For a lot of metals, but also for energy, economic growth plays a role in the medium term; in the long run technological progress will be more important in helping to de-risk graphite investments. The higher commodity price, the more incentives arise to both produce – and replace – this raw material in production. The world is now engaged in the search to replace ever more expensive (even if abundant) oil. Graphite is one of the crucial materials to achieve this, because modern batteries and light weight materials require it. Technical progress both creates and destroys demand for commodities. Meanwhile, such industrial giants as BMW and Samsung have announced the expansion of their battery supply contracts. Bloomberg Samsung spoke of a “billion deal.” For the next few years Samsung will provide more lithium-ion cells for the BMW i3, the i8 and the plug-in hybrid vehicles of the Bavarian luxury carmaker. The expansion of the partnership of the two companies aims to secure technology leadership. BMW since 2009 battery concerns already from the South Korean manufacturer. Tesla is still determined to build its battery GigaFactory. BMW and Tesla: just two of the giant automotive groups that have just started to build electric vehicles. Speculative bubble or not, who would pass up the chance to invest in a solid graphite company today, considering Toyota, Hyundai, Nissan, Fiat, GM, Ford and a host of others will also be needing graphite rich batteries? Oh, and notice there was no mention of graphene…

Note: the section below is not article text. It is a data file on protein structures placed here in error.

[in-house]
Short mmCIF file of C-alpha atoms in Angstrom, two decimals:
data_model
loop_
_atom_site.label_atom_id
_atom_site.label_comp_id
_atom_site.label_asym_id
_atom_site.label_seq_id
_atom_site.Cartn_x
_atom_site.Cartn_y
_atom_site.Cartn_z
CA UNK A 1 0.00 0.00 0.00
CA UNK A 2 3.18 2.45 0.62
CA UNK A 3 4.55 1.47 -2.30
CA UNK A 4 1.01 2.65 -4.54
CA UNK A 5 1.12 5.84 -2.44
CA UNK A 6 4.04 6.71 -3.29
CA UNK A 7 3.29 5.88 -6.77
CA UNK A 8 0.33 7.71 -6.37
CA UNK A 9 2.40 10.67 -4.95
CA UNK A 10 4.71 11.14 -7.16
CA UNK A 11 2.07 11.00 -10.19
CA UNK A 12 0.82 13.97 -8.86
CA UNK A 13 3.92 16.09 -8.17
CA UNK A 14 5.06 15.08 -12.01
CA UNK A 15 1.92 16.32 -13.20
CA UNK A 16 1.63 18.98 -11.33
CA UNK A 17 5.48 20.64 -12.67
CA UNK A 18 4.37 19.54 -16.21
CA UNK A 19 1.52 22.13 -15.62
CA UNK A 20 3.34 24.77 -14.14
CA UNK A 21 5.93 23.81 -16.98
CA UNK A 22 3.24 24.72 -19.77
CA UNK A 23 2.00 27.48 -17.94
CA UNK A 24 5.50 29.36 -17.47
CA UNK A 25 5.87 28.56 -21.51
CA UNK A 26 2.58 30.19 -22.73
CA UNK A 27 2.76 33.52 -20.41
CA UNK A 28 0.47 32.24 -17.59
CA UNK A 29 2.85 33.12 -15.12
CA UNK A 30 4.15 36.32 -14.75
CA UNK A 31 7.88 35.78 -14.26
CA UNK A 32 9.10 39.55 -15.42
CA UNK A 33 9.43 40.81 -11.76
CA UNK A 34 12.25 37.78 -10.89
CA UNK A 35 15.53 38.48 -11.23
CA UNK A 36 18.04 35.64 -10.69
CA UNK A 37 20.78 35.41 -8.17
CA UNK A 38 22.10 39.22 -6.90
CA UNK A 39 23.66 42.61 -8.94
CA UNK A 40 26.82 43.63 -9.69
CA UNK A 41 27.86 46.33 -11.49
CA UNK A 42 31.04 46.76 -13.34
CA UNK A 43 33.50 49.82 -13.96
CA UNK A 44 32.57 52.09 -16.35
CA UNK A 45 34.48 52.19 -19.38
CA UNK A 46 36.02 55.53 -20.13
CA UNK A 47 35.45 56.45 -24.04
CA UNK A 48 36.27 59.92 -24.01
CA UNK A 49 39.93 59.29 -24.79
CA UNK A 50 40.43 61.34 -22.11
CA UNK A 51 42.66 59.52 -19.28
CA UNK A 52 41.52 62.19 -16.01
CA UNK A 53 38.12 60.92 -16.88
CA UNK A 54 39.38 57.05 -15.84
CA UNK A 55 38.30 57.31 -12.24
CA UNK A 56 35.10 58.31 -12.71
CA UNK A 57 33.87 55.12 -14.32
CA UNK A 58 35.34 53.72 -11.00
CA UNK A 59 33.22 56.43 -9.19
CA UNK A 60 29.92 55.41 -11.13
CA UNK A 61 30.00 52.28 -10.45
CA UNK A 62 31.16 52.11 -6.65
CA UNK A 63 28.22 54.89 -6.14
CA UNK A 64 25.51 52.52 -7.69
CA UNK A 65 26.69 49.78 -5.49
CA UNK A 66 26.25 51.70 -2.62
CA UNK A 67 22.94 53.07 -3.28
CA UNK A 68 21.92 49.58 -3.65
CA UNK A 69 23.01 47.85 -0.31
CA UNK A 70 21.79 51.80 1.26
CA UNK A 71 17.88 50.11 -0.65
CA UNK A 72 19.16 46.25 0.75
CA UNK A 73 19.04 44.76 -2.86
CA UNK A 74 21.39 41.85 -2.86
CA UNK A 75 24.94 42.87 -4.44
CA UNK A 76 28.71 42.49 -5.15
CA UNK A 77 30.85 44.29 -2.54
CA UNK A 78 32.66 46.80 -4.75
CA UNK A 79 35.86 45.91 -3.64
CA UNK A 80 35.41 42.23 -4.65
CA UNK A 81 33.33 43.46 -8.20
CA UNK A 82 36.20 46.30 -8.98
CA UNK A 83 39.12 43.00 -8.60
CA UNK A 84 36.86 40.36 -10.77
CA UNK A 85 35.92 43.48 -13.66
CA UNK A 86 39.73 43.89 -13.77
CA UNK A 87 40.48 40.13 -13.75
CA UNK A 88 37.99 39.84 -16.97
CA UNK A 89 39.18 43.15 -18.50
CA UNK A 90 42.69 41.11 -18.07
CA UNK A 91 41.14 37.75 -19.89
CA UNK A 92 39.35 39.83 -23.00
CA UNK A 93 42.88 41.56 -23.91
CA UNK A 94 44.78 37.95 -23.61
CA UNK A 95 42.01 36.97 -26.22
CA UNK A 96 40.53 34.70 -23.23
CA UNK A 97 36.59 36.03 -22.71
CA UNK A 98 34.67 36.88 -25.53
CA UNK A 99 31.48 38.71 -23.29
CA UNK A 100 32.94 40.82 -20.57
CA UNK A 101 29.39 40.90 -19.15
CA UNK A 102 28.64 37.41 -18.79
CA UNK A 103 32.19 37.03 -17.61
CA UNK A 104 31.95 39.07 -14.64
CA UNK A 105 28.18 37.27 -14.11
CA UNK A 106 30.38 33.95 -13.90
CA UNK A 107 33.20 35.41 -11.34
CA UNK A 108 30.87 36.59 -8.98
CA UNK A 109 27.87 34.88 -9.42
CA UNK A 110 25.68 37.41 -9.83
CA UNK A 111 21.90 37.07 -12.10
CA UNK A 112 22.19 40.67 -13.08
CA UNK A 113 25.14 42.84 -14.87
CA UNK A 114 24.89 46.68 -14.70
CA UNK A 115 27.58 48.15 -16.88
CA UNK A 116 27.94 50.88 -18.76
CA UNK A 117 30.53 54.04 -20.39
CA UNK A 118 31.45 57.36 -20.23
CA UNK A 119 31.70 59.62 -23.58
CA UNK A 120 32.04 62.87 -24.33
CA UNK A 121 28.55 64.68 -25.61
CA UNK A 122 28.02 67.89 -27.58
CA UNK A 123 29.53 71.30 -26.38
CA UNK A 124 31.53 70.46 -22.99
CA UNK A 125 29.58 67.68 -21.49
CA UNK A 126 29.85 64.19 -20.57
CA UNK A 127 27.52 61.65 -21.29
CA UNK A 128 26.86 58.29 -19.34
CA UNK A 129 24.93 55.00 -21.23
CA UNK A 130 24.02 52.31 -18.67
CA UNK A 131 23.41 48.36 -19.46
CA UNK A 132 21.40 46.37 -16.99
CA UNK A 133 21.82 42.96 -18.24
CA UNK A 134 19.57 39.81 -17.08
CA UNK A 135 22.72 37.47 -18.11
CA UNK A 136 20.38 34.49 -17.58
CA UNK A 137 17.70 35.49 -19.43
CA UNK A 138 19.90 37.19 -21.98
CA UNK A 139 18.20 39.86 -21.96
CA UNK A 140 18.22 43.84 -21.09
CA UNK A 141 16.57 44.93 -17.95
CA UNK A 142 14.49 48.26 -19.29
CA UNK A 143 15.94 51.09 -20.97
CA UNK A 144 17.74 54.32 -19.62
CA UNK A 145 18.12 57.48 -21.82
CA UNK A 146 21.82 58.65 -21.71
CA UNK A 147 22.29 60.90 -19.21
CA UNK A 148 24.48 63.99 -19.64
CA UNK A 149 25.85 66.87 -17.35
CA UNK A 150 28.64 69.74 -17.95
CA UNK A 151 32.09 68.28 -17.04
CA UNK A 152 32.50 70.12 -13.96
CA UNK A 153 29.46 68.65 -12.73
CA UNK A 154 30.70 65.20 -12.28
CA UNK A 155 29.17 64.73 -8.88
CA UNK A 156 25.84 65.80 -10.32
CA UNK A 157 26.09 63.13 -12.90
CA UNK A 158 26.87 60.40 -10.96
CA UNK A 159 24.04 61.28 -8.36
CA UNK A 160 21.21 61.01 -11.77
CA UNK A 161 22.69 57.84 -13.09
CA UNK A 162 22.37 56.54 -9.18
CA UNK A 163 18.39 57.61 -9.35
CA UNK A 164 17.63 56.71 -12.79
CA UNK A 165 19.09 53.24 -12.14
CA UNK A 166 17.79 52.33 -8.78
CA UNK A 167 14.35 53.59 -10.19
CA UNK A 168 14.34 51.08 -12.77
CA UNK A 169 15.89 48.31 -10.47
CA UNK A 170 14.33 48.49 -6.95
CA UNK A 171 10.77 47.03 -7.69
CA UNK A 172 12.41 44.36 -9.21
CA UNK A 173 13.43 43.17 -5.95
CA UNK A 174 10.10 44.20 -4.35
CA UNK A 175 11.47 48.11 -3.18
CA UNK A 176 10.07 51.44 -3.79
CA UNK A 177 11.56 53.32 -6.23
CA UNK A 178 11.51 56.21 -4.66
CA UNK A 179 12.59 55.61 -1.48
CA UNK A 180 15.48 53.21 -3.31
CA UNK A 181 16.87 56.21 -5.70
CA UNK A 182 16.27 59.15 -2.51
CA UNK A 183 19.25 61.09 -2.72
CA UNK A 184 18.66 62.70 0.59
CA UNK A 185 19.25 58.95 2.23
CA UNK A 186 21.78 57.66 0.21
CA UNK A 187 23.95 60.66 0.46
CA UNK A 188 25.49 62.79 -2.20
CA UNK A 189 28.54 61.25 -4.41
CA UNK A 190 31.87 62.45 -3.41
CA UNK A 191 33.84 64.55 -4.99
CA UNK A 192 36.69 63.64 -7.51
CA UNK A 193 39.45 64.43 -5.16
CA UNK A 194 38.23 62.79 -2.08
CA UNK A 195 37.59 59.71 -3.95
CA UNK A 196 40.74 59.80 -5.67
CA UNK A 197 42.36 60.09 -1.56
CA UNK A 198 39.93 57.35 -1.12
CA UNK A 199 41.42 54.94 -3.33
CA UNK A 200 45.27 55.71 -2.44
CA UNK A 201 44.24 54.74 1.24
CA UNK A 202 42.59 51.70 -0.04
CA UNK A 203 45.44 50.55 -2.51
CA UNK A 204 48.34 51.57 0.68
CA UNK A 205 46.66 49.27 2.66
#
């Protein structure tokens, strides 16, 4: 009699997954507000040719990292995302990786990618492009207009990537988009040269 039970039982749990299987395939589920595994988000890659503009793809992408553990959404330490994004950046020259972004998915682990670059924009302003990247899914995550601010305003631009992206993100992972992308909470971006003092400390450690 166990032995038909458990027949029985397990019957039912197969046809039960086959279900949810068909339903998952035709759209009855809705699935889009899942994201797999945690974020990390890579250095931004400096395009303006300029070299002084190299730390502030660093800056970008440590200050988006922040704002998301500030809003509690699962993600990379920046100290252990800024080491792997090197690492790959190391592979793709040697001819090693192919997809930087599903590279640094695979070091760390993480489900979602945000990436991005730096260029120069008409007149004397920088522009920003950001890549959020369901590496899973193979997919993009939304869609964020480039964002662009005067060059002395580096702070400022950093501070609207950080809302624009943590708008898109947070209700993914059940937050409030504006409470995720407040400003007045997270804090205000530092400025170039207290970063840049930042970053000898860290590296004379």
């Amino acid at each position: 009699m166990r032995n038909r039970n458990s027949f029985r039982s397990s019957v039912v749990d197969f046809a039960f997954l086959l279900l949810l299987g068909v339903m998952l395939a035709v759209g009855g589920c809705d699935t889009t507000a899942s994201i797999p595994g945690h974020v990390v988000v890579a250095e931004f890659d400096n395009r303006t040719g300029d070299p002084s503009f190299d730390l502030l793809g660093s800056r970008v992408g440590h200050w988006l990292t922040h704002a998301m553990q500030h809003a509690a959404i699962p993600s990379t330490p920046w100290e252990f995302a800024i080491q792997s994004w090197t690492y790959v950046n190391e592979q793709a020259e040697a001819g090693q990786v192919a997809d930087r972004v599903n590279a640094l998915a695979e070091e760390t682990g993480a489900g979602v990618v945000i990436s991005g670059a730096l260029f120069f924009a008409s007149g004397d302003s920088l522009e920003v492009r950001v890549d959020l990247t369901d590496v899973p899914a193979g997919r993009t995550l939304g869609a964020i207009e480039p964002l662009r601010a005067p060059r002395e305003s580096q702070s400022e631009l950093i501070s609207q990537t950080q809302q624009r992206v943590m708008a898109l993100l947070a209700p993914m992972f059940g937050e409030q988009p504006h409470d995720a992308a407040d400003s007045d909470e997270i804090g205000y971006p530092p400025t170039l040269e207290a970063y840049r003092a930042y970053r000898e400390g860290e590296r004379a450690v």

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  • Tracy Weslosky